On Tracey: F&F jacket; Isabel Marant sweatshirt; Levi’s jeans; COS trainers. Since having kids in my 30s, I haven’t often treated myself to designer togs but stalked this sweatshirt online for years before I finally treated myself to it in January after a particularly tough few months. I am usually the last person to buy into a viral trend because I think very carefully before I invest, and I often find that if I wait, I normally see how quickly the hype fizzles out. WFH made me realise that while I was at the top of my game with workwear, I didn’t really have any clothes for the weekend. So after three years of placing this sweatshirt in my Net-a-Porter basket, I finally splashed out £200 on it. I have teamed it here with a 20-quid F&F shacket because that’s how I roll.
On Tracey: Arket jumper; Kin at John Lewis & Partners chinos; Dune scarf; La Redoute plimsolls. I have worn Breton stripes since I fell in love with Jean Paul Gaultier in the ’80s. I’m not big on prints, so this bad boy breaks up big blocks of colour in my wardrobe and adds an extra dimension. Nautical is a bit of a standing joke in fashion because it gets re-spun every year as a “new” trend. Arket just sent me a mailer entitled Modern Marinière. I applaud its new name for it, but the nautical sentiment is exactly the same each time!
On Tracey: Topshop dress and blazer; Next bag; La Redoute plimsolls. In my opinion, shirtdresses are The Business! They are smart for work, always look fresh and can be belted or worn loose depending on your preference. You can also wear them over trousers or unbuttoned as a big over-shirt for a completely different take. The key to all the pieces I have chosen for my capsule is that they can be styled in lots of different ways. Call me old-fashioned, but it’s essential for me.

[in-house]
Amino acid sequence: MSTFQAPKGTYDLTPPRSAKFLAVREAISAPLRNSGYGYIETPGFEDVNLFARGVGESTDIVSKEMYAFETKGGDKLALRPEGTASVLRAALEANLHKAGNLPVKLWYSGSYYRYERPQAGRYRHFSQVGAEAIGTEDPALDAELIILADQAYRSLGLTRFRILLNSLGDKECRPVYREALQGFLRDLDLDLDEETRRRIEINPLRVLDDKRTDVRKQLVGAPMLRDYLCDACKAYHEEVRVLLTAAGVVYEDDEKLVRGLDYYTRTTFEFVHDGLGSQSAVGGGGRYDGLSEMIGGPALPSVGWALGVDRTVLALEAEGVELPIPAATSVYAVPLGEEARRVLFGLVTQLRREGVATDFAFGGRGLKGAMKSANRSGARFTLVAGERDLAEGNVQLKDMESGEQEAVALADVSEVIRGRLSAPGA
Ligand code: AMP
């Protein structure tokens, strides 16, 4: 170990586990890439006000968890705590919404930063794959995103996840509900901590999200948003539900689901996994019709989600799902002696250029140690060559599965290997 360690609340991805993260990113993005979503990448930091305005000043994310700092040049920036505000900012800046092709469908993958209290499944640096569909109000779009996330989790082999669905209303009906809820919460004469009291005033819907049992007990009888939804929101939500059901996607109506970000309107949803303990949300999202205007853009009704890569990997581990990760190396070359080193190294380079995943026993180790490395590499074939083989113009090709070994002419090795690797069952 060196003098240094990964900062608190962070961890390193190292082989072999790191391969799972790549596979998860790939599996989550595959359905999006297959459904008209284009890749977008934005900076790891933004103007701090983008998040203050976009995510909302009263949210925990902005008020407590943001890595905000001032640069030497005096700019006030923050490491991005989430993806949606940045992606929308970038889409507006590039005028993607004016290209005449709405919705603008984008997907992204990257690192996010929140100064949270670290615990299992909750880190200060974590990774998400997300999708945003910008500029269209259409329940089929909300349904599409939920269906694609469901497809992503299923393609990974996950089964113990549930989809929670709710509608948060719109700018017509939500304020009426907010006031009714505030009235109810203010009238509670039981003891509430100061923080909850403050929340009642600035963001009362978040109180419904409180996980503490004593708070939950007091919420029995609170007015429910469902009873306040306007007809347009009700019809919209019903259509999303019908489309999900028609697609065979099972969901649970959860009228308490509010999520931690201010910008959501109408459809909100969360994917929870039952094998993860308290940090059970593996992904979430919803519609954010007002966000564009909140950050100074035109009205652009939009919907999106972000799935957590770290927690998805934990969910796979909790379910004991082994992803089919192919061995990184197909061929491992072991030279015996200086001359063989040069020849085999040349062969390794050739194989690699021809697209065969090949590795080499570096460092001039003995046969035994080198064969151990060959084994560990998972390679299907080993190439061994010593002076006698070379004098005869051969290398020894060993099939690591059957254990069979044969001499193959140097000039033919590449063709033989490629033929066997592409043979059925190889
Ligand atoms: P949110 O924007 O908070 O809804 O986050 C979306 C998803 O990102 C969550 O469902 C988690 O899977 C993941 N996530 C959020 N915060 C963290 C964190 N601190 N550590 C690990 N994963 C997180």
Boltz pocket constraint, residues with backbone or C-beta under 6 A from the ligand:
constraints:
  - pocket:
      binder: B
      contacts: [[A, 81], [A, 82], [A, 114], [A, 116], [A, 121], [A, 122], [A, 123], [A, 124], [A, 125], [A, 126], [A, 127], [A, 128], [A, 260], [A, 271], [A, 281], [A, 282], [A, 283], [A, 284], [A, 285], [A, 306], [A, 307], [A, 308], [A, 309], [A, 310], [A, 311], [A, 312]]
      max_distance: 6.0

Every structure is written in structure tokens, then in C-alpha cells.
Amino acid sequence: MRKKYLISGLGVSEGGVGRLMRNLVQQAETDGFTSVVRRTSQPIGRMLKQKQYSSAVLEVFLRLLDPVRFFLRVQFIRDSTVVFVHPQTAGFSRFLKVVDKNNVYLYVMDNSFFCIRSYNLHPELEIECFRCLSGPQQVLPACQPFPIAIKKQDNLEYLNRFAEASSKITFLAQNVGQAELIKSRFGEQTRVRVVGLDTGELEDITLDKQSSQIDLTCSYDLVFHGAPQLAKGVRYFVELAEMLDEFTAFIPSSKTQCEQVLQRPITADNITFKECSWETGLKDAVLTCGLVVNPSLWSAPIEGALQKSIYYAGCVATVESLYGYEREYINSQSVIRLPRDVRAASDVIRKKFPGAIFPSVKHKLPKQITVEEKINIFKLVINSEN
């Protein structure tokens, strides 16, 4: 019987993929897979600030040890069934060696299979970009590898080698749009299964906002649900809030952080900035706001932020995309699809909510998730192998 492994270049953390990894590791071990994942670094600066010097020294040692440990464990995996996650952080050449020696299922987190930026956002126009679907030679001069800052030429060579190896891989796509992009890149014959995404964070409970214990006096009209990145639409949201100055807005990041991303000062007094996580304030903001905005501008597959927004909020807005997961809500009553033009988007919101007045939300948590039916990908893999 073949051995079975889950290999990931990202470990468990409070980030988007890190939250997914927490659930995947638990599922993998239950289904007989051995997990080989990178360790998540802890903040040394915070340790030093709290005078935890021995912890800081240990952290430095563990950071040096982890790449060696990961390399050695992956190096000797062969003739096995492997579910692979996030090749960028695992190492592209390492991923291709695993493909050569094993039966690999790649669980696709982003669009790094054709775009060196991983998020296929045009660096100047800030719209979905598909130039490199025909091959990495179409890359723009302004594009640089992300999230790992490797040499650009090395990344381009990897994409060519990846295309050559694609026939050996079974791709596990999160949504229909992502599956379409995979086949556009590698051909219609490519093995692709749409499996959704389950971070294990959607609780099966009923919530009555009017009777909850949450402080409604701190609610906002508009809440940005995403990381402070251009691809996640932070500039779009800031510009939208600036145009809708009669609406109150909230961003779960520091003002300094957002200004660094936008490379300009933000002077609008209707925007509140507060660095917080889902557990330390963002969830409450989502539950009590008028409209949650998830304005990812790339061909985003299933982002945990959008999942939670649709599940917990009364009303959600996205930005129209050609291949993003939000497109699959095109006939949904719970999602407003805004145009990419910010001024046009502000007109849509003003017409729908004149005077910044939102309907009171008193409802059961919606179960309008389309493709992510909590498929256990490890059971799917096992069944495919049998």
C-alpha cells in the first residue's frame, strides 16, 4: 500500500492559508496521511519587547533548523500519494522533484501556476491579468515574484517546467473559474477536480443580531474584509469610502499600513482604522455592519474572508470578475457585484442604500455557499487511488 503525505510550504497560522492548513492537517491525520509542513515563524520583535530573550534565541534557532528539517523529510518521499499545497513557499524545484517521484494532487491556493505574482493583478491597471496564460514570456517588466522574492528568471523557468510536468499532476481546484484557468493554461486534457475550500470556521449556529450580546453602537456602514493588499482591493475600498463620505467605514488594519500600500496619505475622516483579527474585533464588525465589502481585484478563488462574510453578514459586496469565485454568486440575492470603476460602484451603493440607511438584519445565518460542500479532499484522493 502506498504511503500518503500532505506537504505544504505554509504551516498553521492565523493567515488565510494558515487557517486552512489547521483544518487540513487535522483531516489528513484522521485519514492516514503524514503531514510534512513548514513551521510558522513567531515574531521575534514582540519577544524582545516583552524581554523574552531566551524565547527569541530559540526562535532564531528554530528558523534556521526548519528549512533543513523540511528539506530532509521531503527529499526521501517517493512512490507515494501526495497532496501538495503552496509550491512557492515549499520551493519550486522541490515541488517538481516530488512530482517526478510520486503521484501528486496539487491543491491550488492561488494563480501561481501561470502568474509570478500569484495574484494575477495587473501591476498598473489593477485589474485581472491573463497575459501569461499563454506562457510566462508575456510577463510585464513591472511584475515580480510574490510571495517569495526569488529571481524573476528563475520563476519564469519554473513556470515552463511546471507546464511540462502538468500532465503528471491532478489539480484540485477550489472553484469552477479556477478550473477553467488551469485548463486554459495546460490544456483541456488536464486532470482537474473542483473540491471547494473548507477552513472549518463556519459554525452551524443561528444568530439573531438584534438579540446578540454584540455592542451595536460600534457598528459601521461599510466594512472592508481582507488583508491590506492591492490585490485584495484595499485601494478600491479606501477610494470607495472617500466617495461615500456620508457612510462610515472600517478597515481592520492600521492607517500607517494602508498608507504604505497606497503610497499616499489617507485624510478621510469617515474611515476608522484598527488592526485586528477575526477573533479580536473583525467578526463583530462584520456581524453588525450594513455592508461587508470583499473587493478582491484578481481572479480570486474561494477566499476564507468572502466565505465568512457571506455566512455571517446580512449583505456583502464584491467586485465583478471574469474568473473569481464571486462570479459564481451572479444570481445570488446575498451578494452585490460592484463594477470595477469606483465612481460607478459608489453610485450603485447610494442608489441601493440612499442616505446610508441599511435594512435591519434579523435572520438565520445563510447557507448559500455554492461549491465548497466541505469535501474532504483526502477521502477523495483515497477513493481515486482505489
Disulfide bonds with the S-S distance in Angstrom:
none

On Tracey: La Redoute shirt, scarf and plimsolls; Levi’s jeans. I have had a love affair with denim since the ’70s. Back then, I lived in a brand called Lois, but once I hit my late teens, Levi’s became my go-to for all my denim needs. I am all about comfort dressing, and jeans are the comfiest item that I own. The hard bit is finding the fit that really works for you. After that, you will never look back, and price per wear, they will definitely be the cheapest item in your wardrobe. At the moment, I am obsessing over double denim so have added this cute batwing shirt to my favourite Levi’s Ribcage jeans. Well, I am a product of the ’80s!
On Tracey: Uniqlo shirt; Kin at John Lewis & Partners chinos; Arket loafers. This simple, unassuming item always makes me feel box-fresh. It also works as a massive light reflector, so it can be very flattering on your face! You can wear yours in lots of different ways, but I like to style mine with classic chinos. Try it like an over-shirt with a simple white vest underneath, wear it buttoned right up for a cool Scandi look, or even wear it unbuttoned to the waist with a pair of dress pants for a sassy black-tie look.
On Tracey: Arket blazer, jumper and loafers; Next vest; Levi’s jeans. This is, hands down, the most-worn jacket in my wardrobe. Last summer, I shot an IGTV entitled “5 Ways to Wear a Boring Beige Blazer,” and since then, I have worn this key piece at least another 95 different ways! Beige is a neutral, so it goes with anything and everything; this makes it one of the easiest items to mix into what you already have in your wardrobe. Fuss-free, no-frills dressing—my kind of vibe.
On Tracey: River Island trench; La Redoute scarf and shirt; Levi’s jeans. Over the past few years, I have realised that wearing dark colours with my changing complexion and grey hair no longer suits me. The cheapest and easiest way to cheat this with an existing wardrobe was to just add a colourful scarf. This and a splash of red lipstick always makes me feel brighter—and doesn’t cost a bomb!
Next up, Tracey’s favourite old trends that she’s wearing again.